Title: Her Silhouette, Drawn in Water
Author: Vylar Kaftan
All Bee has ever known is darkness.
She doesn’t remember the crime she committed that landed her in the cold, twisting caverns of the prison planet Colel-Cab with only fellow prisoner Chela for company. Chela says that they’re telepaths and mass-murderers; that they belong here, too dangerous to ever be free. Bee has no reason to doubt her—until she hears the voice of another telepath, one who has answers, and can open her eyes to an entirely different truth.
This was a pretty quick read, and it definitely left me wondering and wanting more.
I’m not sure what I was expecting when I started reading this one. Based on the blurb, I thought I was in for a space-opera type story, maybe some heisting, action-packed adventure. Instead, I got a uniquely introspective piece, where the main character learns that she has to save herself before she can help the people she cares about.
It’s hard to write a review for this one without giving away too many spoilers, so I’m going to keep it vague. Bee is a supremely likable character, and you can’t help but root for her the entire way even though you’re told she a horrible criminal from the start. Not to mention it’s not every day you get a Latina main character in sci-fi, so I was giddy every time she spoke Spanish. I was also pleasantly surprised to see that her love interest was a woman – just in time for pride month! Though this was a relatively short story, no part of the world felt underdeveloped or rushed. Every bit of the mythos felt real in a casual way – the writer didn’t have to go on long exposition-filled tangents to fill the reader in. World-building was seamlessly worked into the events of the story, and that’s what made this such an enjoyable read.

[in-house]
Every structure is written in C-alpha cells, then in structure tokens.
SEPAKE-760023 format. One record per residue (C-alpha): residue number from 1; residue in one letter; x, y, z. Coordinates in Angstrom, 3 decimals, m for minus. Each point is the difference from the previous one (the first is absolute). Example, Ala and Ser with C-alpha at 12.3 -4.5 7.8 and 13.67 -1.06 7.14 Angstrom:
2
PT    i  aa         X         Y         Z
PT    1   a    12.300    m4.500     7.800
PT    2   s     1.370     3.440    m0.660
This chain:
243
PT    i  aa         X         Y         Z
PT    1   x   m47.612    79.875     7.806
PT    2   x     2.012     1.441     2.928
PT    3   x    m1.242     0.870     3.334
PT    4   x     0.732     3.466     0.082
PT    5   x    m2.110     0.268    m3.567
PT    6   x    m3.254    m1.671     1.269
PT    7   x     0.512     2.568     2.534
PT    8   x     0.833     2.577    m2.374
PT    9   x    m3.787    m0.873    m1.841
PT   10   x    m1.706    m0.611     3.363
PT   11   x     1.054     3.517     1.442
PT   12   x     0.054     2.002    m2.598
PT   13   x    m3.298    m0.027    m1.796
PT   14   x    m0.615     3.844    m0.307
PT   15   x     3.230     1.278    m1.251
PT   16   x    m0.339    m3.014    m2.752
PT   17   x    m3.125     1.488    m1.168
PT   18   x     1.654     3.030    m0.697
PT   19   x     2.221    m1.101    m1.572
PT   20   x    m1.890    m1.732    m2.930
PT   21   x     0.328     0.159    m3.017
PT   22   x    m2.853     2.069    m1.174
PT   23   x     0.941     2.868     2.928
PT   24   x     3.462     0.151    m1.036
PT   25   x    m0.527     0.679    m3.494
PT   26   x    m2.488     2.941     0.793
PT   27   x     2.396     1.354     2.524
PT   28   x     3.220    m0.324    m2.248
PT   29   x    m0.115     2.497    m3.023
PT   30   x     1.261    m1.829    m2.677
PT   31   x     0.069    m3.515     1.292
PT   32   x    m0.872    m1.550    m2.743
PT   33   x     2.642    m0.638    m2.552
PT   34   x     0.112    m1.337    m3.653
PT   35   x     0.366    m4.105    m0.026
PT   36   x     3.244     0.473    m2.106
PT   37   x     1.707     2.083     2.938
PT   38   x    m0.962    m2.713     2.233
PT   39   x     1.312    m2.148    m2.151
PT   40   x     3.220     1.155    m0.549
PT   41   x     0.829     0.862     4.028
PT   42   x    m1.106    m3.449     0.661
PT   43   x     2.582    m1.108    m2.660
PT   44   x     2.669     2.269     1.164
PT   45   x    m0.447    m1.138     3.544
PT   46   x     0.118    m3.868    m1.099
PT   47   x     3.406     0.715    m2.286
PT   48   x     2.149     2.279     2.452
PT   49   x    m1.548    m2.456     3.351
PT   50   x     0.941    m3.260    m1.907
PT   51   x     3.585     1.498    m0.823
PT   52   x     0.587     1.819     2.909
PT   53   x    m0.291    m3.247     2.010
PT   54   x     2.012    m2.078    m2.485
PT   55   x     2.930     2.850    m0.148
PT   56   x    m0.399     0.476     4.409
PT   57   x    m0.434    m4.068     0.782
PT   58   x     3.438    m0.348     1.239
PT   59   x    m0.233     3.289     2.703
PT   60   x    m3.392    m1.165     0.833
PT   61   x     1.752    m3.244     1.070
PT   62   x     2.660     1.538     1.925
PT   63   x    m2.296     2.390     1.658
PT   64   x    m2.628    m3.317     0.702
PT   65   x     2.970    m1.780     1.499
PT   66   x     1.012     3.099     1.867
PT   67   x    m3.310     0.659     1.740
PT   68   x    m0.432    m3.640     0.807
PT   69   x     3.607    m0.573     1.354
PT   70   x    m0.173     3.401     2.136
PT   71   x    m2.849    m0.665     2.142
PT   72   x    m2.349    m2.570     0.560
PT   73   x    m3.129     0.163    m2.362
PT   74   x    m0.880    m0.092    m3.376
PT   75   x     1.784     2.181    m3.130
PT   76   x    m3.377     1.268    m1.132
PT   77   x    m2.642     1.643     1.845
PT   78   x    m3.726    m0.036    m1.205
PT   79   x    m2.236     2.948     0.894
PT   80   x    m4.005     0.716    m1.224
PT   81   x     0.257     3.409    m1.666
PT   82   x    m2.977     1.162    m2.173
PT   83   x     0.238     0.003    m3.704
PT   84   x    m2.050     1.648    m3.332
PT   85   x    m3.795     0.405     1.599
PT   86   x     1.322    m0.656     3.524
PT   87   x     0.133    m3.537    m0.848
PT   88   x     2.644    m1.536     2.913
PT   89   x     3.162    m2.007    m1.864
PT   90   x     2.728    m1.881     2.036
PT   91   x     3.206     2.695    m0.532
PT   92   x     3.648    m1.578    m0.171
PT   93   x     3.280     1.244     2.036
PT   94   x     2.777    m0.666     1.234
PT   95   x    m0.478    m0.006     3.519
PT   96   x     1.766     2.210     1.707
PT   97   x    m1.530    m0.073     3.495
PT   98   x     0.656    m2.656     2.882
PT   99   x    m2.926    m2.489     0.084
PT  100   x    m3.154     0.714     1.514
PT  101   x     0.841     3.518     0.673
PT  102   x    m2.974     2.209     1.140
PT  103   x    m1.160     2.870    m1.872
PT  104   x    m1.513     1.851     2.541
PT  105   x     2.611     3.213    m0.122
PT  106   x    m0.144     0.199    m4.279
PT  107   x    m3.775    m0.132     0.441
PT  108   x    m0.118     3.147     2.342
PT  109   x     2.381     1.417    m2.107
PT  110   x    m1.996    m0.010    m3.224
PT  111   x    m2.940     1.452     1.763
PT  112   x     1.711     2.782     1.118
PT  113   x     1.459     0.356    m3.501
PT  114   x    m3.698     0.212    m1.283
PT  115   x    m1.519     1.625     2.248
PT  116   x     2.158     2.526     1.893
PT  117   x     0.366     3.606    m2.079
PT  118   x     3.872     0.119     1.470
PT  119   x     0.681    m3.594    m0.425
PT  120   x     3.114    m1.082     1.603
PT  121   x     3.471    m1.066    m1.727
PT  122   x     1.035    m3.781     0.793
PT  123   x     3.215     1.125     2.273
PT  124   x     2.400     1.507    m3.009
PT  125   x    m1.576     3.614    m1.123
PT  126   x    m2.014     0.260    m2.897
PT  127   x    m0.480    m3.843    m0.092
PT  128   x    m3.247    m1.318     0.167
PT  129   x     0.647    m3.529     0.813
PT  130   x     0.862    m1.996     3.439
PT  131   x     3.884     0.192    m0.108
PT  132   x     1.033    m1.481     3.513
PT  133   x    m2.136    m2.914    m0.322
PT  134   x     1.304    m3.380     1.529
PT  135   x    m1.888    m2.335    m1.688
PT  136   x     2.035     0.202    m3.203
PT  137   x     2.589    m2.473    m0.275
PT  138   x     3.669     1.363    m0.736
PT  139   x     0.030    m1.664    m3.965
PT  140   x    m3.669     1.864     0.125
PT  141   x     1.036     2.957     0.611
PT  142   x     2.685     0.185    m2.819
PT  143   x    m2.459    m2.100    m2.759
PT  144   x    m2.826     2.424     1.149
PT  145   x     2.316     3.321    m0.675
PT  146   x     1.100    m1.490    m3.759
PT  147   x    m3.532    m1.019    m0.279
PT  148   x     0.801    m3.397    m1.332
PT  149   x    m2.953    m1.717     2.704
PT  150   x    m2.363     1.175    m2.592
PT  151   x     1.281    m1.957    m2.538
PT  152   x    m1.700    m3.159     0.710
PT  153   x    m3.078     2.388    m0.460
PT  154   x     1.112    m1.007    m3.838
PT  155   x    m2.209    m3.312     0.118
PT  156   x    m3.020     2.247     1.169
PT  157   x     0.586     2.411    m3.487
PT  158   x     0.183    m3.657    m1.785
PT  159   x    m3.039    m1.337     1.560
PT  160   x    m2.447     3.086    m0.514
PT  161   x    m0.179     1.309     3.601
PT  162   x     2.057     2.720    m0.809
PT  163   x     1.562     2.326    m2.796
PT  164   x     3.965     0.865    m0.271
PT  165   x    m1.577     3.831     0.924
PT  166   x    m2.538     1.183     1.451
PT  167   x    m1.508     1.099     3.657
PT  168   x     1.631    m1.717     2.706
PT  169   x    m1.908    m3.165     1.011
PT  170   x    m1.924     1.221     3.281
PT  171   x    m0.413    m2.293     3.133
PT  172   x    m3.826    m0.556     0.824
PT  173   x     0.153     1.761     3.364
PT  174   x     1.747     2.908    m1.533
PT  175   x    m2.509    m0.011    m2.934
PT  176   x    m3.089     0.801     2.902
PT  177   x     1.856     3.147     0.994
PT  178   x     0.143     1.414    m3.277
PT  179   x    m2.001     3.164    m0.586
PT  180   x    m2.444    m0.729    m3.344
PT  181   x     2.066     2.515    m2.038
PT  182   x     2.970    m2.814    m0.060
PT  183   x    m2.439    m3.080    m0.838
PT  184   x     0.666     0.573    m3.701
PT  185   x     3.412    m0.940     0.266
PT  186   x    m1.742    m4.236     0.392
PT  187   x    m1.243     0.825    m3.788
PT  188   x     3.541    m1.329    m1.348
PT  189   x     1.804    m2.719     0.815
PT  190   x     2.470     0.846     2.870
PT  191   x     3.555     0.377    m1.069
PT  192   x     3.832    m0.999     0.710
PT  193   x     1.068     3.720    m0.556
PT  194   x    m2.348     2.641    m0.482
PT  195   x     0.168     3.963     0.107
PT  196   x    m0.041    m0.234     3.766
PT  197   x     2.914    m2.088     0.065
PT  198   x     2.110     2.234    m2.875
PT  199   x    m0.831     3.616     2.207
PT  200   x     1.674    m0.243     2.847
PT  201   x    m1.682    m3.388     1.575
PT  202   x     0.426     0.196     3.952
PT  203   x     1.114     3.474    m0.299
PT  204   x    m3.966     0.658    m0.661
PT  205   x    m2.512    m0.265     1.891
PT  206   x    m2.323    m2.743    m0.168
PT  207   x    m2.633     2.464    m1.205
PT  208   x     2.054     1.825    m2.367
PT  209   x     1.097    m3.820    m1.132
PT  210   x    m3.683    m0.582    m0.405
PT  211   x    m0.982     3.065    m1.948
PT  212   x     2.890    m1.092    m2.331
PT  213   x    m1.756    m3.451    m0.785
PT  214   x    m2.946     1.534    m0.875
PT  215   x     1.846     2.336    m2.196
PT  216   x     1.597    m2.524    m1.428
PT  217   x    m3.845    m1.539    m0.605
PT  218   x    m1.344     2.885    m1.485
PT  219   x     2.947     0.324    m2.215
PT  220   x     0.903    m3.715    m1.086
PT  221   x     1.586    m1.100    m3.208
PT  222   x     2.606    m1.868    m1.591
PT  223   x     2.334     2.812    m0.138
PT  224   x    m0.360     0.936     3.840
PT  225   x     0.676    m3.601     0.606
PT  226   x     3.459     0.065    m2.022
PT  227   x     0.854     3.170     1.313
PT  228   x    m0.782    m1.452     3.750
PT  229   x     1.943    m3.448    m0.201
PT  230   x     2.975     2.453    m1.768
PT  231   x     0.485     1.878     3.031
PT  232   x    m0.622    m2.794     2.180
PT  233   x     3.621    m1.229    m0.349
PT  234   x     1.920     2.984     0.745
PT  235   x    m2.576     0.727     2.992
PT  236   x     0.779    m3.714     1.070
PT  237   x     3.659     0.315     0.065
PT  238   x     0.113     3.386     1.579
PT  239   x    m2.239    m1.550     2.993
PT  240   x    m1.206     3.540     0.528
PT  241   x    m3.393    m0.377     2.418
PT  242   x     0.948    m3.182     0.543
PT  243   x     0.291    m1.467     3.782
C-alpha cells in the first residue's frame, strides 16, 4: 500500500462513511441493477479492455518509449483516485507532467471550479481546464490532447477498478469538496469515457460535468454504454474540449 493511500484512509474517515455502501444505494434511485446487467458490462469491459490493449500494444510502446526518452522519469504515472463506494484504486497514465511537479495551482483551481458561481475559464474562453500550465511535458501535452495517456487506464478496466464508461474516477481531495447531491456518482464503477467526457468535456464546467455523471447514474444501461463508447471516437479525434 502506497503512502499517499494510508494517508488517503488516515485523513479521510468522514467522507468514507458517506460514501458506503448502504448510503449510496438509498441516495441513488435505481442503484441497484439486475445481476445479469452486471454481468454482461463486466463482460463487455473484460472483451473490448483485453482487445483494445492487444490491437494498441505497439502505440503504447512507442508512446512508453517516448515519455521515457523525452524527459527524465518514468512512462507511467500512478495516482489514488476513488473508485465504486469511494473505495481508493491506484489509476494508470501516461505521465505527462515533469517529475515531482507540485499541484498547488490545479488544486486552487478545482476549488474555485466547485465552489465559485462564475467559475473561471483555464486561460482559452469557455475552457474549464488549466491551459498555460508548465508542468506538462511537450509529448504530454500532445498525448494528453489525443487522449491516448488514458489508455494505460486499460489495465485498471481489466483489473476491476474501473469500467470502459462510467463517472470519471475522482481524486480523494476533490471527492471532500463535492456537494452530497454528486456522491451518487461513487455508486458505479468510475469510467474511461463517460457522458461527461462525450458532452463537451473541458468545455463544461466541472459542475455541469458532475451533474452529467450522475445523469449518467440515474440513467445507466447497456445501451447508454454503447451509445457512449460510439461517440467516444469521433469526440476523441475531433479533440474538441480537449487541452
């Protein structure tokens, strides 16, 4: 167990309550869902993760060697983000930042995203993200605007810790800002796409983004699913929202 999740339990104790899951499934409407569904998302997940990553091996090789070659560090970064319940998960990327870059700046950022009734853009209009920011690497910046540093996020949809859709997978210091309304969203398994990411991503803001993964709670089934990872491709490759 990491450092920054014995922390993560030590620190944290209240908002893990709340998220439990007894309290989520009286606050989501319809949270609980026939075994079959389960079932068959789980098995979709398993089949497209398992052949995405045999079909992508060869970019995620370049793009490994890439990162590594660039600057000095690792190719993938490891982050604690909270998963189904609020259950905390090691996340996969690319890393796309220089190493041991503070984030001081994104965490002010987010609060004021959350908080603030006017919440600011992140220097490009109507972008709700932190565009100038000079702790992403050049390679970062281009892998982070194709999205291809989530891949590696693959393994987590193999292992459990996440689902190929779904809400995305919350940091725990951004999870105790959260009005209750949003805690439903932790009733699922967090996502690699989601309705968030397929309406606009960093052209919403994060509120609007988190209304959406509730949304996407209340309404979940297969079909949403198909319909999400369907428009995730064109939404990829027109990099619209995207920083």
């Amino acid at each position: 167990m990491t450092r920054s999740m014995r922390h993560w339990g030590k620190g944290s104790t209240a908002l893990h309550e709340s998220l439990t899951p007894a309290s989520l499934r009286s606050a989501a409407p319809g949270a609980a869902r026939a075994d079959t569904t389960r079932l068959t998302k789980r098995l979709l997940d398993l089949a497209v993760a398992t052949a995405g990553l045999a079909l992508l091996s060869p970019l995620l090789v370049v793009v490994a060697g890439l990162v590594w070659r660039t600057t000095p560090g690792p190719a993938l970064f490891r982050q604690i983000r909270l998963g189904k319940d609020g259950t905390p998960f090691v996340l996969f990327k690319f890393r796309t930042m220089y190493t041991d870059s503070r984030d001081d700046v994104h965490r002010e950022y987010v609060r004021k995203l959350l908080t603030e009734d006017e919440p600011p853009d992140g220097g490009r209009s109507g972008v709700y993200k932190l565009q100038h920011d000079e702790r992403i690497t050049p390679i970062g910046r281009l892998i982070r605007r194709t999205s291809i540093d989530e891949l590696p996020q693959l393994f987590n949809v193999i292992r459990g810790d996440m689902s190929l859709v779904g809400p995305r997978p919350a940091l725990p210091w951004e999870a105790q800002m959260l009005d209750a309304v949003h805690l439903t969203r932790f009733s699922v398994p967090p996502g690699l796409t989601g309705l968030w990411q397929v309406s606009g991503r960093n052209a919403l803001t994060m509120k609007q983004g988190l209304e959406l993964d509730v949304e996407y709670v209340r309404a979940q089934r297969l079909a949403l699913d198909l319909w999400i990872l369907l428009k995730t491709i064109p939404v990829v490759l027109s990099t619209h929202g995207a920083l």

Not to get on a soapbox, but this story also did a great job of incorporating a diverse main character without it feeling preachy or in your face about it. So many times writers try to do that in a way that feels forced, but that’s not the case here. Bee seems like she could have come from my family, and that made her supremely relatable. And that brings me to the reason I docked the star – though her internal conflict was resolved by the end, I wanted more resolution to the bigger problem. Or a hint that maybe there’s another book in the works for it. The ending left me feeling a bit unsatisfied. Even an ending that doesn’t resolve everything in a neat bow can still be satisfying, and that just didn’t happen for me here. I want to see more of this character and this world. Here’s hoping for a sequel!